IN THE week that we celebrated what would have been the 99th birthday of former President Nelson Mandela, I found myself wondering about the hypocrisy of many people who believe all they need to do is dedicate themselves to do good for 67 minutes every year.
The rest of the time they continue with their lives, hardly thinking about how to make a difference and bridge the gap between the haves and the have-nots in our radically divided society.
There are also people who try to tell us about how we should emulate Mandela when they themselves don’t do so. Chief among these are politicians who spend most of their time undermining Mandela’s legacy but, on 18 July every year, they suddenly remember what made the man great.
In many ways, it is not Mandela’s political values which endeared him to South Africans, but rather his humanity and humility, something which modern-day politicians seem to lack.
I have never believed in doing anything for 67 minutes. I have always believed that goodness is not something that you can switch on and then switch off 67 minutes later. Goodness is something that should become part of who and what you are. It should become part of your DNA.
I am not trying to dismiss the good work done by many people throughout South Africa because, in many cases, it did make a difference to the people who benefited.
The point I am trying to make is that you should not display a badge for doing good for 67 minutes when you do otherwise the rest of the time. I also worry about big corporates who get their staff to perform certain good deeds and then they expect to be applauded for it. If you are going to be true to Mandela’s legacy, then you will do good because it is what needs to be done, and not because somebody is going to write something nice about you in the newspaper or take a photo of your activity.
I have seen a few companies asking their staff to make contributions, which the company then contributes to some charity on their behalf. Surely the point is about making contributions yourself, so what is the point of getting your staff to do the work and then you claim the credit?
I have also seen politicians cleaning up a street in a township and then getting into their fancy cars to go to a fancy lunch for VIPs only.
The other thing that irritates me immensely when it comes to the topic of Nelson Mandela is about who owns his legacy. Like most people who grew up in the struggle, I agree that Mandela was, first and foremost, a loyal ANC member and made his contribution to society in that capacity. But the impact of what he did for surpassed the ANC. In many ways, Mandela became bigger than the political party that he represented.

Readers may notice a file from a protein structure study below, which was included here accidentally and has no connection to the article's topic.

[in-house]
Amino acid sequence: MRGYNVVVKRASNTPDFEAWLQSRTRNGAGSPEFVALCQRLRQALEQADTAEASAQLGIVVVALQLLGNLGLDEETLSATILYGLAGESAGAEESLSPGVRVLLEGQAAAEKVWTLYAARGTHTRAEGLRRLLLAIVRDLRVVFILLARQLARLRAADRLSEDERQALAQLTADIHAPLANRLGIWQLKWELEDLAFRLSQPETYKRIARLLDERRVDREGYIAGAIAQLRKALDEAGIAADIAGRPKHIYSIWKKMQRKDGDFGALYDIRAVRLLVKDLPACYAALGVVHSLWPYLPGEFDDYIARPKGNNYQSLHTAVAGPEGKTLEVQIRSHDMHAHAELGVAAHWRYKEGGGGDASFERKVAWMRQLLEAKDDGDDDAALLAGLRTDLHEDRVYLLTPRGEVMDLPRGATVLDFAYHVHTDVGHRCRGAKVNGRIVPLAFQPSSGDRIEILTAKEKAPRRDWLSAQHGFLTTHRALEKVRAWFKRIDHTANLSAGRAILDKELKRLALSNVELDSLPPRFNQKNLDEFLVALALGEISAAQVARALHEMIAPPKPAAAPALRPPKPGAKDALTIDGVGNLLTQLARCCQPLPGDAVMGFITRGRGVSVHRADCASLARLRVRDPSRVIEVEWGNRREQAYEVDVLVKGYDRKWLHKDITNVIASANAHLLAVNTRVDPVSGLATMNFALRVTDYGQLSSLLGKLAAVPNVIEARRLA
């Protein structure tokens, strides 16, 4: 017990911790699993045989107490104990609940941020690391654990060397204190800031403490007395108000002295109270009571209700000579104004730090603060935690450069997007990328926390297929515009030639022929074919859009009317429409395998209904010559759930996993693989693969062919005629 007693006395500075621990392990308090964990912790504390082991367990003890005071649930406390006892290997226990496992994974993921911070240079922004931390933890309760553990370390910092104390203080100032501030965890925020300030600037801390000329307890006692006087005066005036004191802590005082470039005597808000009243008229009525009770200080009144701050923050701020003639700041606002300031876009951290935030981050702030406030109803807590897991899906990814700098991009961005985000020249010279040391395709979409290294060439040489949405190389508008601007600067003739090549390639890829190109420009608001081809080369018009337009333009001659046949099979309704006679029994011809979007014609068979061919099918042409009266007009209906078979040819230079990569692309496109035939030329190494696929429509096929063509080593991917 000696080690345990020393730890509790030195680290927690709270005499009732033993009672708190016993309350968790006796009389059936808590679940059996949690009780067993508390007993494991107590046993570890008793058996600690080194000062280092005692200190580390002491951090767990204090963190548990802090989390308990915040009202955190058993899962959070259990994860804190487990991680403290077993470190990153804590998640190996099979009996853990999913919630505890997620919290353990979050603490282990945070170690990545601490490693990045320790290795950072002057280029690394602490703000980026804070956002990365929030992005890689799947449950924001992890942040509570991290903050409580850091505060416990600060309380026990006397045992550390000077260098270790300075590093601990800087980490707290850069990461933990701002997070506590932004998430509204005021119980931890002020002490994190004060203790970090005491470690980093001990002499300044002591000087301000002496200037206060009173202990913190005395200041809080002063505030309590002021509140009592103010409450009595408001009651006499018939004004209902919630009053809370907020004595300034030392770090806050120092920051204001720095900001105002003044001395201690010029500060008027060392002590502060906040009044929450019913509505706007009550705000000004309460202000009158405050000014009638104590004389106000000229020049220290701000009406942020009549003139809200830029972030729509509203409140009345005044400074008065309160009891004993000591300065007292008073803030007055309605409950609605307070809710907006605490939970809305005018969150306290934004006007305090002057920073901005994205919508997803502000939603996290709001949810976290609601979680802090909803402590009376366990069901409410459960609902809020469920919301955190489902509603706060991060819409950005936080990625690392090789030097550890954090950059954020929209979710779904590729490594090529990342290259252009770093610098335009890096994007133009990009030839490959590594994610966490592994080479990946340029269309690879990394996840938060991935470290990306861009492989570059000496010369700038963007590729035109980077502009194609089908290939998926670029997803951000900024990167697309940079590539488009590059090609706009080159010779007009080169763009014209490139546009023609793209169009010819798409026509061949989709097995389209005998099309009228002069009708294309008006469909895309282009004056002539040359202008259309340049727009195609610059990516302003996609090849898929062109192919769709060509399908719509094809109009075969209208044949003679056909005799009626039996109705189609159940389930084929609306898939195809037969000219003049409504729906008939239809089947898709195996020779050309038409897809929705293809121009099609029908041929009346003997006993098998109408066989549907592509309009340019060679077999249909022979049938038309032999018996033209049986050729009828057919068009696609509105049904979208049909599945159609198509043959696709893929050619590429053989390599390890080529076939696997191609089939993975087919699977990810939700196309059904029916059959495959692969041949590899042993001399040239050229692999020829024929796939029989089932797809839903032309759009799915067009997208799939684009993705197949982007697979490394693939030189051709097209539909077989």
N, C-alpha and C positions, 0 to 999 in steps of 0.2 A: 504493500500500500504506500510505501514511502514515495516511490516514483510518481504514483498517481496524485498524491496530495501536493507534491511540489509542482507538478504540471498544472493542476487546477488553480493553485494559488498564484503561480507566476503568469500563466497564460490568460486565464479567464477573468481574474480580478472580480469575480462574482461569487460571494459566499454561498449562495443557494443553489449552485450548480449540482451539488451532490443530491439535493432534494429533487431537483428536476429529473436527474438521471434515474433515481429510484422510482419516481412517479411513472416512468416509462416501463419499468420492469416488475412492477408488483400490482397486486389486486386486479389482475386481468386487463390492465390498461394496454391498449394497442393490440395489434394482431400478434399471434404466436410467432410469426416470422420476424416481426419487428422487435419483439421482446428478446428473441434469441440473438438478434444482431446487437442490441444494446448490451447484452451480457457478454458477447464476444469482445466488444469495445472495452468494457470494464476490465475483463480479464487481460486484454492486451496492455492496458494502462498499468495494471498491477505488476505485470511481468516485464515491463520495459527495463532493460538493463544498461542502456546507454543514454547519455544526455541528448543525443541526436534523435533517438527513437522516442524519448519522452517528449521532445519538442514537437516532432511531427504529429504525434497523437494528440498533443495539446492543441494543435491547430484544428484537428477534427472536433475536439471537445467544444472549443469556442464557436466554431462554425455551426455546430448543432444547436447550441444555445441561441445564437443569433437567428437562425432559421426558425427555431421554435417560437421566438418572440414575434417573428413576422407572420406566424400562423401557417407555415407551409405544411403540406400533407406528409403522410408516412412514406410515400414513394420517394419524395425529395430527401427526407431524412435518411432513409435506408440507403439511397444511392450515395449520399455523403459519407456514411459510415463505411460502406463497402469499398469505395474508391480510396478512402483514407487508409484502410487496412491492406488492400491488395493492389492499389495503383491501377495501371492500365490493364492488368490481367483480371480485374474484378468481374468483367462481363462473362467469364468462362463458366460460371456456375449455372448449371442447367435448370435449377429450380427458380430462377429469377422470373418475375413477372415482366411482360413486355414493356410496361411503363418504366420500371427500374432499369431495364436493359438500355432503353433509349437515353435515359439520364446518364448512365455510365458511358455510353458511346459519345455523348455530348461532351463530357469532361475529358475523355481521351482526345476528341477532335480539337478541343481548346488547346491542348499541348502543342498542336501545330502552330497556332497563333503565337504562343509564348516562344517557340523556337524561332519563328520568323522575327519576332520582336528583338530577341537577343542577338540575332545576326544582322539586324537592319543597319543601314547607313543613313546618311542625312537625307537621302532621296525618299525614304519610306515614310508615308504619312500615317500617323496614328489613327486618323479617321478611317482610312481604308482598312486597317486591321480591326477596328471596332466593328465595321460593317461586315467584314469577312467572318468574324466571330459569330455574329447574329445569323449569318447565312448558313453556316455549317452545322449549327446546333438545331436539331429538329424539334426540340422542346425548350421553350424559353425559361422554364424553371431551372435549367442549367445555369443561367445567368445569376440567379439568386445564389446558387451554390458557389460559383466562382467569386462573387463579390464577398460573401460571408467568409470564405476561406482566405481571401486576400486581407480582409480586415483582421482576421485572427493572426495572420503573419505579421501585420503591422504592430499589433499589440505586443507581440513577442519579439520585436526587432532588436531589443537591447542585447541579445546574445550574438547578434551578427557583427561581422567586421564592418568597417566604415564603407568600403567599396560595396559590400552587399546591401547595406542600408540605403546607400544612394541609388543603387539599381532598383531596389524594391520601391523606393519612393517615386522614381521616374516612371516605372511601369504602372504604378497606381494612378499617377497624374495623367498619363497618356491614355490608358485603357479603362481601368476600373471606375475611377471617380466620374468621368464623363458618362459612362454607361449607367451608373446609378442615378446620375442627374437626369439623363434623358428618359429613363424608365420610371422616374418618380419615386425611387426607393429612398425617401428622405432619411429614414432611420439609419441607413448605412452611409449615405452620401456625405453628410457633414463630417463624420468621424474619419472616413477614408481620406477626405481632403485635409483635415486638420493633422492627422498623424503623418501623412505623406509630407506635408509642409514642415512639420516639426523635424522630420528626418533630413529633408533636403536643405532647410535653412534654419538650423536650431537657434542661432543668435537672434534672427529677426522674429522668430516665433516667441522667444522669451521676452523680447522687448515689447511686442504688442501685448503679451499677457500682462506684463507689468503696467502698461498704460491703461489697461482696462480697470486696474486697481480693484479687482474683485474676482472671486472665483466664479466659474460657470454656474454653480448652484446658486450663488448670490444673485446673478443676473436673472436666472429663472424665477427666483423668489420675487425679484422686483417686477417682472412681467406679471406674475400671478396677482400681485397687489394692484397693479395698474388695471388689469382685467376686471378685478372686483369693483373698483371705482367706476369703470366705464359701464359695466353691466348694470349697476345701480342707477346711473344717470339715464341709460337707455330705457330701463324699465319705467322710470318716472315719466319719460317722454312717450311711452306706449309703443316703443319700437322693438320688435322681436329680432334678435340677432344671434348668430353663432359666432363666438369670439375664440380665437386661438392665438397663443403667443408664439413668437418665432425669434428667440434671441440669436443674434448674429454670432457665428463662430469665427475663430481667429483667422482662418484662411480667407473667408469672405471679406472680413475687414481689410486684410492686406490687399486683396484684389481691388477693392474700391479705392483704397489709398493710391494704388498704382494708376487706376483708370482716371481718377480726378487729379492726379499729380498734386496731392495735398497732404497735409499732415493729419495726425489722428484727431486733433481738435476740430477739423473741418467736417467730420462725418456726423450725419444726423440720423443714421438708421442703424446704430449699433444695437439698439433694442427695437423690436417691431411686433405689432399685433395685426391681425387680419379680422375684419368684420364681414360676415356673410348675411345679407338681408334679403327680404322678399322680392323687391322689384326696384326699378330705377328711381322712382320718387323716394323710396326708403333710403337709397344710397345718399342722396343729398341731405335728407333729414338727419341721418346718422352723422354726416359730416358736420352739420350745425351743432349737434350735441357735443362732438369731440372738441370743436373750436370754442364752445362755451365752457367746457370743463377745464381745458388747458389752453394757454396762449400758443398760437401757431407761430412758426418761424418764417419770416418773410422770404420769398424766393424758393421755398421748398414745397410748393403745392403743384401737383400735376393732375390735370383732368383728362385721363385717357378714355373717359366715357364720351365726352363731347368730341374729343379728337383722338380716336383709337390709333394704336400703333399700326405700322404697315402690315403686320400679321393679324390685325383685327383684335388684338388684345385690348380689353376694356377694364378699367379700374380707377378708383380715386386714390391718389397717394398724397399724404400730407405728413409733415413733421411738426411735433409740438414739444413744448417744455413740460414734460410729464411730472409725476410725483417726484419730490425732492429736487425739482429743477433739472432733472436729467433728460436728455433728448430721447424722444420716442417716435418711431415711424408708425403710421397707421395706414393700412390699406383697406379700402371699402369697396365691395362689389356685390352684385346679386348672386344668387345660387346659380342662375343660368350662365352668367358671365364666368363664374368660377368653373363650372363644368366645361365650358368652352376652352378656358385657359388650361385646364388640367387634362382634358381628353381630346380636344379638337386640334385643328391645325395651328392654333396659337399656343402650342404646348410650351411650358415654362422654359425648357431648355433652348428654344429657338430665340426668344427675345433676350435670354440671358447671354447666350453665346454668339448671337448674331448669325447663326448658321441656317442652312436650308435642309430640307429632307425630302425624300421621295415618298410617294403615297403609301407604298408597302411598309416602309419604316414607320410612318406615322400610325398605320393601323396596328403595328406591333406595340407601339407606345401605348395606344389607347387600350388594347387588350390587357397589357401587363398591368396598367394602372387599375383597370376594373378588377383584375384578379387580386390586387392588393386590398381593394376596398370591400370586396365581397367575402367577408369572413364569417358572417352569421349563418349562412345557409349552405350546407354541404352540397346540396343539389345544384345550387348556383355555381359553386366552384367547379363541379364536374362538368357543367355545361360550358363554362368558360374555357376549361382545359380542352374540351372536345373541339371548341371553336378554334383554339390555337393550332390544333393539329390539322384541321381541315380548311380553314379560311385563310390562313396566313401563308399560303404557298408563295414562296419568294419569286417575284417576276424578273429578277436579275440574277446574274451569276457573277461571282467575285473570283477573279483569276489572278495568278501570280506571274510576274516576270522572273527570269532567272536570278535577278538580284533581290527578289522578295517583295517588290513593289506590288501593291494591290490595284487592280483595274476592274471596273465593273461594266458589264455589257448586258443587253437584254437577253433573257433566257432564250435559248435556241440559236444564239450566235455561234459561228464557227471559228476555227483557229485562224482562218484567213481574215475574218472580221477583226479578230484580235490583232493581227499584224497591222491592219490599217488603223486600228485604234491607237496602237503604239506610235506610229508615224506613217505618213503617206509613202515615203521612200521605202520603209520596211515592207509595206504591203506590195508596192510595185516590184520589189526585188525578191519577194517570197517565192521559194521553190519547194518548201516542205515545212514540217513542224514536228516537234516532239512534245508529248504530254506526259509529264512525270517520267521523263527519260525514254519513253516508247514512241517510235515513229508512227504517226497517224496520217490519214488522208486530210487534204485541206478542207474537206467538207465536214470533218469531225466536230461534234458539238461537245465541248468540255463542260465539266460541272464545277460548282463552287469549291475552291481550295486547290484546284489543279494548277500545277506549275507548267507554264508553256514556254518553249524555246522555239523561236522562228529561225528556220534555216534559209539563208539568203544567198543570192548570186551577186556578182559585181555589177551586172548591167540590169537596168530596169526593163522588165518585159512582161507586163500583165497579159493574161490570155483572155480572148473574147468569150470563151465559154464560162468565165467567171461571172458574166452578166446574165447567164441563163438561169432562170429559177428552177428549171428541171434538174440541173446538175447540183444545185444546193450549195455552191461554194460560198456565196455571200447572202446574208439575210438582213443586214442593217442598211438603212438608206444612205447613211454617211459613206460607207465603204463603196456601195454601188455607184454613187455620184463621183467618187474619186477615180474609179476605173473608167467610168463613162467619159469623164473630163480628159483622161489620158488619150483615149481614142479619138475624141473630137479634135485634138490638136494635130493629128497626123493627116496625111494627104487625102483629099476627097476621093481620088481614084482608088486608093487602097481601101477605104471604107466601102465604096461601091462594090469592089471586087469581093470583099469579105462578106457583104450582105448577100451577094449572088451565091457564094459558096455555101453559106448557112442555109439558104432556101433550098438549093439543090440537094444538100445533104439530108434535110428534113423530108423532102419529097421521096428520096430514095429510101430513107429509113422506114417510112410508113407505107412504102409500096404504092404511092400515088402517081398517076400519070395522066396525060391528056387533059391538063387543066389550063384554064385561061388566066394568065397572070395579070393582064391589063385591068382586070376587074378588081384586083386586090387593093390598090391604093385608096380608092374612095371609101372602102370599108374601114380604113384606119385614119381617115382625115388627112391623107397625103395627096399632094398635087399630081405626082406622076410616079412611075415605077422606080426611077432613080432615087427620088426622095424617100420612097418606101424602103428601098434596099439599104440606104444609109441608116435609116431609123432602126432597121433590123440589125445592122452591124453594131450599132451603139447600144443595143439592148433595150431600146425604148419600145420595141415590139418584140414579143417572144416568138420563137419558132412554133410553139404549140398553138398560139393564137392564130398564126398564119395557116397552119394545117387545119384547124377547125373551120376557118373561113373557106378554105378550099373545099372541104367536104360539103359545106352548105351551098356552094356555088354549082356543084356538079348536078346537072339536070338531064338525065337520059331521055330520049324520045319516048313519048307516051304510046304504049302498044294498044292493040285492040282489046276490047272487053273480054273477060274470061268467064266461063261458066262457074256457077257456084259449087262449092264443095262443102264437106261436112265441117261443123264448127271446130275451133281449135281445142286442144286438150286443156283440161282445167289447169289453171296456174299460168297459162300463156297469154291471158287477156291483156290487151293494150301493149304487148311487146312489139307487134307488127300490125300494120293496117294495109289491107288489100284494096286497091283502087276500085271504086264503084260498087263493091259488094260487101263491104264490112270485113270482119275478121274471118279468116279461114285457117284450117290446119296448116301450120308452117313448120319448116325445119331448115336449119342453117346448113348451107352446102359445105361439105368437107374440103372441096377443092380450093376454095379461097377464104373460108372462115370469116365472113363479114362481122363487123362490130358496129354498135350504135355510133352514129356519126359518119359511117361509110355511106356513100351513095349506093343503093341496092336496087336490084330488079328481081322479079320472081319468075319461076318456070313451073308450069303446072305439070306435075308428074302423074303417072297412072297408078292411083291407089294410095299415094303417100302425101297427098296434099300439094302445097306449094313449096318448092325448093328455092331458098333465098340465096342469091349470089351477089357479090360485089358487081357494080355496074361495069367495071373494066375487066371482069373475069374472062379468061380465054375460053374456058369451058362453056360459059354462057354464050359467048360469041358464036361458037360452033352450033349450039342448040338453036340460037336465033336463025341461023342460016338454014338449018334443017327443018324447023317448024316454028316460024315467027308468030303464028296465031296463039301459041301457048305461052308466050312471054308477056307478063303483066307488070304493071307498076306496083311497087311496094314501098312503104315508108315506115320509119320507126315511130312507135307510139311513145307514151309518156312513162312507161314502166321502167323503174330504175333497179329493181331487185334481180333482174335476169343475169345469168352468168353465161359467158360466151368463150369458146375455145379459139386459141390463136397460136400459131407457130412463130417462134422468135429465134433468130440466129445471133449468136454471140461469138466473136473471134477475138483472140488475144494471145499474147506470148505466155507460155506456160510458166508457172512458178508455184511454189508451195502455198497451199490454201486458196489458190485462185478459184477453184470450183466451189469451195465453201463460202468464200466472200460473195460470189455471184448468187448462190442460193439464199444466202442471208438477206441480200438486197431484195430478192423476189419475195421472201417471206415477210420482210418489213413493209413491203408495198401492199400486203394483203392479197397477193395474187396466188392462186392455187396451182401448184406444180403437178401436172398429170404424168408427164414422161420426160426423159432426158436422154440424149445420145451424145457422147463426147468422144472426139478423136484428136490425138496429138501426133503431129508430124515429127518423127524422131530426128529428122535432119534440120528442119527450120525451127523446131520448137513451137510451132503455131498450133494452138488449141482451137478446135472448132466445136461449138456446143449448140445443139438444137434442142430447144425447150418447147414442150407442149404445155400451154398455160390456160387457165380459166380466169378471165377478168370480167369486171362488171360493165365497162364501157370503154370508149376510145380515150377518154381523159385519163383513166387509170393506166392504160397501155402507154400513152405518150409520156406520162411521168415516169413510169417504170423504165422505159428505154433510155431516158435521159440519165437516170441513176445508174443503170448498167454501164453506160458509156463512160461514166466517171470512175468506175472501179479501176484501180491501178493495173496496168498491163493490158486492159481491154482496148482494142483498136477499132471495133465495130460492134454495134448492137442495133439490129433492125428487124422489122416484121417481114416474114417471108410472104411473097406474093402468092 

Whether we like it or not, Mandela belonged to the people of South Africa, including those who never voted for him but felt inspired by him. He embraced people who differed from him politically and, in some cases, won them over.
In any case, poor people do not ask for the political credentials of those who help them. In most cases, they are just glad to be helped. This is why sometimes you see people wearing the T-shirts of political parties without necessarily being loyal to that party. They were just glad to get a T-shirt that could keep the cold away.
I try not to do anything special for Mandela Day. I believe that whatever I do, whether it is work-related or personal, I should do it in the spirt exemplified by somebody like Madiba. I was not about to start counting the minutes when I did good and then switch off after 67. For me, it is important to do good all the time.
South Africa is in a difficult space at the moment. We are beginning to see the effects of the recession and the downgrades. We are clobbered daily by allegations of corruption, mainly involving government.
Part of what people like me do is to make sure that people are informed of what is wrong in our society, in the hope that we can use these lessons to improve the situation. It is not something that starts and ends at any point, and not everybody considers it to be good.
The ANC has made much noise about celebrating the 100th birthday of former ANC president Oliver Tambo this year. I would hope that they would do the same for Madiba next year. But more than that, I hope that they do not wait for next year to understand the lessons of Madiba’s leadership. They should interrogate it now already. Maybe it will help them understand the problems in our society better and provide them with the tools to deal with them.
After all, Mandela never put politics ahead of people, something which our politicians do not seem to understand nowadays. Let’s live Mandela’s legacy and not just for 67 minutes every year.
(First published as a Thinking Allowed column in the Weekend Argus on Saturday 22 July 2017)